Mounting HFS+ R/W in Linux(Debian)

November 11, 2010

Mounting an HFS+ system in Linux is not all that easy In order to succeed you must mount your HFS+ drive then run fsck.hfsplus on the drive/

Here is how it is down

Step 1 : in a terminal

apt-get install hfsplus

Step 2 : I assume your drive is attached/installed

In my case I ran a mount command to see if indeed I could mount it

mount -t force hfsplus /dev/sda1 /mnt/sda1

If this works then umount the drive

Step 3 : apply the hfsplus rebuild to the drive: on the termina


l write


The output looks like this

root@thinkpad:~# fsck.hfsplus /dev/sda1
** /dev/sda1
** Checking HFS Plus volume.
** Checking Extents Overflow file.
** Checking Catalog file.
** Checking Catalog hierarchy.
** Checking Extended Attributes file.
   Incorrect number of Extended Attributes
(8, 3)
** Checking volume bitmap.
** Checking volume information.
** Repairing volume.
** Rechecking volume.
** Checking HFS Plus volume.
** Checking Extents Overflow file.
** Checking Catalog file.
** Checking Catalog hierarchy.
** Checking Extended Attributes file.
   Invalid map node
(8, 0)
** Checking volume bitmap.
** Checking volume information.
** Repairing volume.
** Rechecking volume.
** Checking HFS Plus volume.
** Checking Extents Overflow file.
** Checking Catalog file.
** Checking Catalog hierarchy.
** Checking Extended Attributes file.
** Checking volume bitmap.
** Checking volume information.
** The volume Backup_USB was repaired successfully.

Step 4: edit your /etc/fstab file

Add the following line to your fstab file

    /dev/sda1       /mnt/sda1       hfsplus  rw,user,noauto 0       0

Step 5:


Building a working and stable Gallery 3 media archive site

August 27, 2010

Ihave been toodling around with Gallery3 for some time. I spent an inordinate amount of time checking o photo-media gallery alternatives and came back to Gallery3. Many gallery server packages had shortcomings. I even thought ran WordPress for some days thinking that with all the media plugins I could build an archive with this very elegant tool. The packages I tested were, on the whole, incomplete, lacking in essential features, or both. Some, notablyZenphoto (disappointingly), were too darn slow. I have used Gallery1 and Gallery2 in thepast but the latter is too bloated and the former is ancient. I took the time to investigate Gallery3 and the claims made about the Kohana backbone. Yep. I think this is going to be a very good kit. For now though, it is still beta, so be warned.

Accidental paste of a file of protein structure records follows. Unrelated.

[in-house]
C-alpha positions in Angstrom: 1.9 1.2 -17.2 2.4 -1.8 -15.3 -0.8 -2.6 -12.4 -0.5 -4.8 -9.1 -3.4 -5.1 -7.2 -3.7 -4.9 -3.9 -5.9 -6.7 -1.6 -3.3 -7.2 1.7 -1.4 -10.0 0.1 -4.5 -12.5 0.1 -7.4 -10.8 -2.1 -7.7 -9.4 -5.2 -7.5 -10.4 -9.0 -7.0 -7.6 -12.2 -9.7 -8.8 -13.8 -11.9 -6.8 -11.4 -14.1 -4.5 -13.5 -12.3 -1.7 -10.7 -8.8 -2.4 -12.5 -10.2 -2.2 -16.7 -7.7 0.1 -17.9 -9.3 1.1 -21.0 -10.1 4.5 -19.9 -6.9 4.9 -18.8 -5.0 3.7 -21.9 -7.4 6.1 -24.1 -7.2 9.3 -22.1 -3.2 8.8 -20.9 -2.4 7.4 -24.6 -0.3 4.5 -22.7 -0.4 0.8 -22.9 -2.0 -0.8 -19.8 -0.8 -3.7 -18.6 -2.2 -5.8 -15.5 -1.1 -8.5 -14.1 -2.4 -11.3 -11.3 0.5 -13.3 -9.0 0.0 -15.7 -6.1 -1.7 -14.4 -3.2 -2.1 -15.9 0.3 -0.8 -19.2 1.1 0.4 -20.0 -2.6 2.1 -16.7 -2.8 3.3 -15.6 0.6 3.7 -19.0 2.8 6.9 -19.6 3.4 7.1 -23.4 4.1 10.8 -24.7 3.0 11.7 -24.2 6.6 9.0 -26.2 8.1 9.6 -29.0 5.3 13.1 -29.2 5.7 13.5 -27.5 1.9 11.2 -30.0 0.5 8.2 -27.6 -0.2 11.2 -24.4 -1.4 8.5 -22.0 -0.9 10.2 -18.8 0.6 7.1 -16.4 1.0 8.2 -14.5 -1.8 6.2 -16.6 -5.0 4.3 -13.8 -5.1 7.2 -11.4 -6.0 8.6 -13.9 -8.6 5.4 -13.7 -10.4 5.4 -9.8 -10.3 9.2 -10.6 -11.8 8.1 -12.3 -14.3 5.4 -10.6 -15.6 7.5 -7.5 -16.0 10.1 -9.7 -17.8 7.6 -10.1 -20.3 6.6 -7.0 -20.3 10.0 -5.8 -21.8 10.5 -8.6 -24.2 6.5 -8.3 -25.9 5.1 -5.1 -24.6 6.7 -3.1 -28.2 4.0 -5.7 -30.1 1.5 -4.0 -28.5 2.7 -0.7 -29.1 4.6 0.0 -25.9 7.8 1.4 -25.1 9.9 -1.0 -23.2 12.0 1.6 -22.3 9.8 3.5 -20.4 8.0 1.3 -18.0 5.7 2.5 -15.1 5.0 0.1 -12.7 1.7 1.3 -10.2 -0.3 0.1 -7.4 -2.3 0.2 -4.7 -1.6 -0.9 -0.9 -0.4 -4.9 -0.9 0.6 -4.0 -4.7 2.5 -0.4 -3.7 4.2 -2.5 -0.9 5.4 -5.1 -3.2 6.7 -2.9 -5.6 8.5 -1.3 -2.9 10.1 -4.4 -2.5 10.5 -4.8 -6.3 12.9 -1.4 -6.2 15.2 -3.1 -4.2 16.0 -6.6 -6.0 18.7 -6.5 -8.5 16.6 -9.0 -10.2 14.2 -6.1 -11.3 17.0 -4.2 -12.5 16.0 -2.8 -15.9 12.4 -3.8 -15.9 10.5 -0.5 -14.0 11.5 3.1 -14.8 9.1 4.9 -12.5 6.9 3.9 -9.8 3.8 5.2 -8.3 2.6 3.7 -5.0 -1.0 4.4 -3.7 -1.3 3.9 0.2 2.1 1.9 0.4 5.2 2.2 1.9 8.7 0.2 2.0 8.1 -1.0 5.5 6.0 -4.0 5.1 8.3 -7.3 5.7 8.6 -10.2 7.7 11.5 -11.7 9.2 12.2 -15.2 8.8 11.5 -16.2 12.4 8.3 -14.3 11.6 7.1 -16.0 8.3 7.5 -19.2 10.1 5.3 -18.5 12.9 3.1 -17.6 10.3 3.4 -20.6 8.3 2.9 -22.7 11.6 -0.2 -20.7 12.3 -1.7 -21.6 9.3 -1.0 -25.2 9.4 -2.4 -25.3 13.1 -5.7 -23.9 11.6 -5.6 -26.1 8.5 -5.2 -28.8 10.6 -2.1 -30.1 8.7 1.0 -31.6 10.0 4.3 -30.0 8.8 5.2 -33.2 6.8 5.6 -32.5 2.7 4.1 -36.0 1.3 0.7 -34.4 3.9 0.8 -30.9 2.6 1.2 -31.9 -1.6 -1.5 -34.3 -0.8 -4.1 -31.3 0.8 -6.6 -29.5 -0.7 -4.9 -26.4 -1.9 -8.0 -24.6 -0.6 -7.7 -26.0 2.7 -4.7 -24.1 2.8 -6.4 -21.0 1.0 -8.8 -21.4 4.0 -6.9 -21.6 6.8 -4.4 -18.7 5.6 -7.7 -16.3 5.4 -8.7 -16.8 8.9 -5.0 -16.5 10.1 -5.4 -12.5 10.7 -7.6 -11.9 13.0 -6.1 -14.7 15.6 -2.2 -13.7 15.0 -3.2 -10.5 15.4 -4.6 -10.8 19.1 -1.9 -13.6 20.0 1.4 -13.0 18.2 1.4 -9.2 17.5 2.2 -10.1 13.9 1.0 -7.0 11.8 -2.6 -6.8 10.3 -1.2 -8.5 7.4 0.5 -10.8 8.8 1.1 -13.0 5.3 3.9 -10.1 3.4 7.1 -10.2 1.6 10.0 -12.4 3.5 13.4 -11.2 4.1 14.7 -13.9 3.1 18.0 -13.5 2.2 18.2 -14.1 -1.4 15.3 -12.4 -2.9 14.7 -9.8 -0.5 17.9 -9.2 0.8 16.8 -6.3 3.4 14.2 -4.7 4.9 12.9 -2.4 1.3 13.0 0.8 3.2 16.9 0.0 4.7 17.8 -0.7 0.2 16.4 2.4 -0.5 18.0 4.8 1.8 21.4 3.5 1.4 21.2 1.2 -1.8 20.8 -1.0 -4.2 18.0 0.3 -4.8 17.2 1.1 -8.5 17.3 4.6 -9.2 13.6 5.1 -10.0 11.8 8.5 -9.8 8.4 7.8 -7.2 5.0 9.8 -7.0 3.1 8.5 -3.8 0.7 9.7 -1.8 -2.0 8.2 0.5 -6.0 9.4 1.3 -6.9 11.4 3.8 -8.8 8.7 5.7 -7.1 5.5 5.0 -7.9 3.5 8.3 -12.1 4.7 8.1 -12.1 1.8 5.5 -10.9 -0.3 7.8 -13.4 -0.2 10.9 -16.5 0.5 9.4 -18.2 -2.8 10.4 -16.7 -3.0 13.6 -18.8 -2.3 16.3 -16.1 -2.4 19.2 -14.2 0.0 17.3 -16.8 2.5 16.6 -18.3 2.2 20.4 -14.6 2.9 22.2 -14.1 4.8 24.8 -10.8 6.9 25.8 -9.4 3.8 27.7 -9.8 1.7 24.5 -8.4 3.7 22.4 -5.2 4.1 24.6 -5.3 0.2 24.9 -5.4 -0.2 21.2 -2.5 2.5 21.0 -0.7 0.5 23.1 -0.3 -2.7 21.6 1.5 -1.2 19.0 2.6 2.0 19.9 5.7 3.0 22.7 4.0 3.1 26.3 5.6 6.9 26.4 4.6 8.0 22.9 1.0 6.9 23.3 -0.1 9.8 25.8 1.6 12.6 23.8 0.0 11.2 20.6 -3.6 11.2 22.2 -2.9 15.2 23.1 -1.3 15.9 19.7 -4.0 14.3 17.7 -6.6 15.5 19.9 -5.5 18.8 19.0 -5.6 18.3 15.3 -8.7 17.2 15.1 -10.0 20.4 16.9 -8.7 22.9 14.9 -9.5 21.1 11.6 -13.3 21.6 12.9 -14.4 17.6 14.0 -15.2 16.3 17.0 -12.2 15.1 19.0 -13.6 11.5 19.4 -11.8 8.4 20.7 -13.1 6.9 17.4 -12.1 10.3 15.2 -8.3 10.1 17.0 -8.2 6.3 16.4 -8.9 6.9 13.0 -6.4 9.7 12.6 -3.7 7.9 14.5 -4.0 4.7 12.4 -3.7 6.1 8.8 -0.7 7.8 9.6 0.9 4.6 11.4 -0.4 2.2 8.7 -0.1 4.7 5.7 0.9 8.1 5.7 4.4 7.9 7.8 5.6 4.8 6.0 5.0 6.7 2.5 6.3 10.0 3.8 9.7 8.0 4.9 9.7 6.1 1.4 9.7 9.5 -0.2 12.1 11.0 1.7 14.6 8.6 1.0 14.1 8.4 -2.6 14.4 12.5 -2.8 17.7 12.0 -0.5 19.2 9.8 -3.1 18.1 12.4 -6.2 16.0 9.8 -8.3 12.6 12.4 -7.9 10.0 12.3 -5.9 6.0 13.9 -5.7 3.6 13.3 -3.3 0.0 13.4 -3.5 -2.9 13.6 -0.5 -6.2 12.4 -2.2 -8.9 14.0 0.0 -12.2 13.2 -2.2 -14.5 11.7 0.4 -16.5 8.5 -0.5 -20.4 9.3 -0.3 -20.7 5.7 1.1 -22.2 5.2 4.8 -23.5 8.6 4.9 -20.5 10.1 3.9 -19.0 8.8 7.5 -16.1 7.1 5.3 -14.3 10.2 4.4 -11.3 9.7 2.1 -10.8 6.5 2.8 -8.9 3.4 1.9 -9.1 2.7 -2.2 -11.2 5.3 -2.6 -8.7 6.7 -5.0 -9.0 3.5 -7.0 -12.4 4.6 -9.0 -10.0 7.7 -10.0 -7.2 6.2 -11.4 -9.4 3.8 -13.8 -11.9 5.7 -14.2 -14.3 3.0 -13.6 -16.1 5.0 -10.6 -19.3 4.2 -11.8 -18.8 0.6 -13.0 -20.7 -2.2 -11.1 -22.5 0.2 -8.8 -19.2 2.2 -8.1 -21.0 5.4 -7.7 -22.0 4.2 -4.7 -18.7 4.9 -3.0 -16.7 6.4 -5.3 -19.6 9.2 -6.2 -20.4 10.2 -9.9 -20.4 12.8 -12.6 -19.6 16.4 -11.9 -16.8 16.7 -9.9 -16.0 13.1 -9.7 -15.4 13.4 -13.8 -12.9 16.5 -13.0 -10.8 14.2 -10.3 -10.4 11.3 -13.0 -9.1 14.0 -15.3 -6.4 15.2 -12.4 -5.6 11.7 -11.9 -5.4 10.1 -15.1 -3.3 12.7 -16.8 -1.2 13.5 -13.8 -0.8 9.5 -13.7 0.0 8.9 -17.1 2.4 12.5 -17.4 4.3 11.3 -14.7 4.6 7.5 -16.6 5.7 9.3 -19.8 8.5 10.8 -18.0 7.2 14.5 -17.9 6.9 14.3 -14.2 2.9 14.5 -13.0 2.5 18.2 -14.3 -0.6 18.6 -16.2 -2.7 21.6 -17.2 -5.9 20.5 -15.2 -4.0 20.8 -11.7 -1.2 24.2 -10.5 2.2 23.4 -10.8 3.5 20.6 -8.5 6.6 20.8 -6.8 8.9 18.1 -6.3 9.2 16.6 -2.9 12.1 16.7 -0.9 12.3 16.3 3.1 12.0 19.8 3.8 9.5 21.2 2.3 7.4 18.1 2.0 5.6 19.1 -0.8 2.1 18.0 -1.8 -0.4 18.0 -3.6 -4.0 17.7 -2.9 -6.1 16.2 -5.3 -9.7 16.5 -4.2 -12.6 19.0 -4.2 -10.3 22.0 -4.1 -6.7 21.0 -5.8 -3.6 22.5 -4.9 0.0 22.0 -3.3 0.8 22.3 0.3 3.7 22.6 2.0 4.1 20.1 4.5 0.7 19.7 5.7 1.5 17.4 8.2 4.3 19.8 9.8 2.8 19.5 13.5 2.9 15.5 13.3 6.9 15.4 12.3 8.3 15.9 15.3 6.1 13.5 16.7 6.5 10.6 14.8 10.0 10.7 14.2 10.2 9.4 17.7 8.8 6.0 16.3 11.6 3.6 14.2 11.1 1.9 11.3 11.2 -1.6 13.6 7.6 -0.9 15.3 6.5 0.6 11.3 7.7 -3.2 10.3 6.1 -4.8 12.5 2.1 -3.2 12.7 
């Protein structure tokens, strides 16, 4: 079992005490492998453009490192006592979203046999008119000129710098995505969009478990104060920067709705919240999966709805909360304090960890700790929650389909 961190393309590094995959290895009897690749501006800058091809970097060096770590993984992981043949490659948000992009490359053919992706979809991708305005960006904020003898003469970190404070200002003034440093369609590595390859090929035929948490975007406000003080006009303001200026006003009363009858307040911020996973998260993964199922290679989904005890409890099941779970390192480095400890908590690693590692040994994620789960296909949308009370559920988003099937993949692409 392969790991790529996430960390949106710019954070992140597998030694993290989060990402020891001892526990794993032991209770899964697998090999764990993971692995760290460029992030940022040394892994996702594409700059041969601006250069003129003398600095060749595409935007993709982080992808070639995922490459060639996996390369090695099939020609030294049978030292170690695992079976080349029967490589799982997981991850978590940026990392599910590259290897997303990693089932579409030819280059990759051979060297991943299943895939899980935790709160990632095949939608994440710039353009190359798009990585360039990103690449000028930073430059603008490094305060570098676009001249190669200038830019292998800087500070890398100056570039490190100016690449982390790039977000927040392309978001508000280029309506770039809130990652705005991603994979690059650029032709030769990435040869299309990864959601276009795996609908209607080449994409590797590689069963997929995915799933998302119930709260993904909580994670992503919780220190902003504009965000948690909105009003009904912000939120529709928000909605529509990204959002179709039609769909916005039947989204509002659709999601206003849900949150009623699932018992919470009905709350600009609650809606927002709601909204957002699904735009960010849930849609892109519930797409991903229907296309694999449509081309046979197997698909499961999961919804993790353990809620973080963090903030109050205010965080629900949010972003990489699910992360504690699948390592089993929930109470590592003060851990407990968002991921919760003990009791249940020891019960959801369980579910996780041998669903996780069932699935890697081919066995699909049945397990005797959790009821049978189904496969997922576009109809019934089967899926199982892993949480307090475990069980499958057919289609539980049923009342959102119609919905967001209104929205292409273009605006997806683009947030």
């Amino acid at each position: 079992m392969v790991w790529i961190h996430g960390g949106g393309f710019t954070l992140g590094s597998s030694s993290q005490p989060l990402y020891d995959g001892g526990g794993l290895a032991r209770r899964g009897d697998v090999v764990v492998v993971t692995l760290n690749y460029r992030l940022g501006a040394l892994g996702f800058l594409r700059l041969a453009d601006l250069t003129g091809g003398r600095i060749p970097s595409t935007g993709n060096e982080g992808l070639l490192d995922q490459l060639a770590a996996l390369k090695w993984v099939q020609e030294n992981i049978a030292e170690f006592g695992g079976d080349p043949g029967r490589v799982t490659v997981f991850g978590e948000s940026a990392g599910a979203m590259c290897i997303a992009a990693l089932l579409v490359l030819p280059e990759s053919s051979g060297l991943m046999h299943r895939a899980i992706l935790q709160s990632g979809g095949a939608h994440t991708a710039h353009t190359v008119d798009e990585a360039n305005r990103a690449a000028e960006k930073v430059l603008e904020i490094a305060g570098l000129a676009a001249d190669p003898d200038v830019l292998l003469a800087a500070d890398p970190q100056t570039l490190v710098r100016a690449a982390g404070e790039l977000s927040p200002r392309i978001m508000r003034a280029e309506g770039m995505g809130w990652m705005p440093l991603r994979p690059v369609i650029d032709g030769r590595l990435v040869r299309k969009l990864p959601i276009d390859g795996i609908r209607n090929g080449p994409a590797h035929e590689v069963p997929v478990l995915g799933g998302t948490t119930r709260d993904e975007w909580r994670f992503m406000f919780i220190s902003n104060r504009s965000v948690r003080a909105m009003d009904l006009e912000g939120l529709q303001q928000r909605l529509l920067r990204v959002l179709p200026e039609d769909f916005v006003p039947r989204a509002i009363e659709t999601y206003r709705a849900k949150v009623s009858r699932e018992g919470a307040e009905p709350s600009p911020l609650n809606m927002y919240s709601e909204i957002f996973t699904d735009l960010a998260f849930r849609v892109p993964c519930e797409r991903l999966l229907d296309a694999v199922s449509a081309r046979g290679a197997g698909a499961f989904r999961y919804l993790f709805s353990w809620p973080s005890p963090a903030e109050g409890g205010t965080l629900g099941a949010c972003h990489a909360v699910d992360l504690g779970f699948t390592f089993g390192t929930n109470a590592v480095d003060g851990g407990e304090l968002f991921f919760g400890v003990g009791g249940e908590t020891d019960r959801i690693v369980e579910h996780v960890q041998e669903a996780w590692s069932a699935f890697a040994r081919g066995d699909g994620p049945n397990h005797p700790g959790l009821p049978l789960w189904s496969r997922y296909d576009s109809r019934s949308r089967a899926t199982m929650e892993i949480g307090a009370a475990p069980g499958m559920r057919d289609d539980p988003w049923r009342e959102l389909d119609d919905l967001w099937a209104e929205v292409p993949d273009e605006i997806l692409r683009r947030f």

Amongst the slew of gallery-media server packages, the mostpromising, and the one with which I stuck the longest, was LinPHA. However, I have finally dragged into the Trash bin because itis short on features but, more importantly, active development is as slow as a snail on asandy beach. 

After a couple of weeks ofGallery3, I am confident that I have found the right media archivingtool for the coming years. However, there are some shortcomings(still). For a Mac-iPhoto-Aperture user like myself, an exportfunction to Gallery3 would be just the ticket. I suppose I may have to find the time to do itmyself because, I am sure, the good chaps at Menalto are up to their eyeballs fielding bugs and requests.

I am running my Gallery3 on a toothless Tiger-G5 beast, lamentably short on memory and as noisyy as a steam engine in a tunnel. However, that being said, it does keep my shack from blowing away in the wind. 

Working Gallery 3 site 

Permissions on Gallery3
This is a tricky issue and can cause one to pull whatever little hair one has growing on the skull.
It seems that whatever else you must do, you must have the correct matching of the host name in the /etc/hosts file so that your domainname.tld is matched to
Hence, in my server, I had to this line
I also had this<—–>localhost 

Now the pesky message to do change your .htaccess file and AllowOverRide  in the httpd.conf file is gone. Bleeding heck.

How to create drop shadows using only HTML/CSS

August 26, 2010


How to create drop shadow effect on text using only HTML

I wanted to create a shadow effect (example above).
My principal concern was that it would work on most if not all browsers. There are many examples of how this is done using CSS and various cryptic javascript commands which do not seem to work on all browsers. I turned to plain old html code which I could insert in my Gallery3 header.
Here is the code and how it works.

  1. This is the first line or bottom text –  shadow text

  1. This is the top line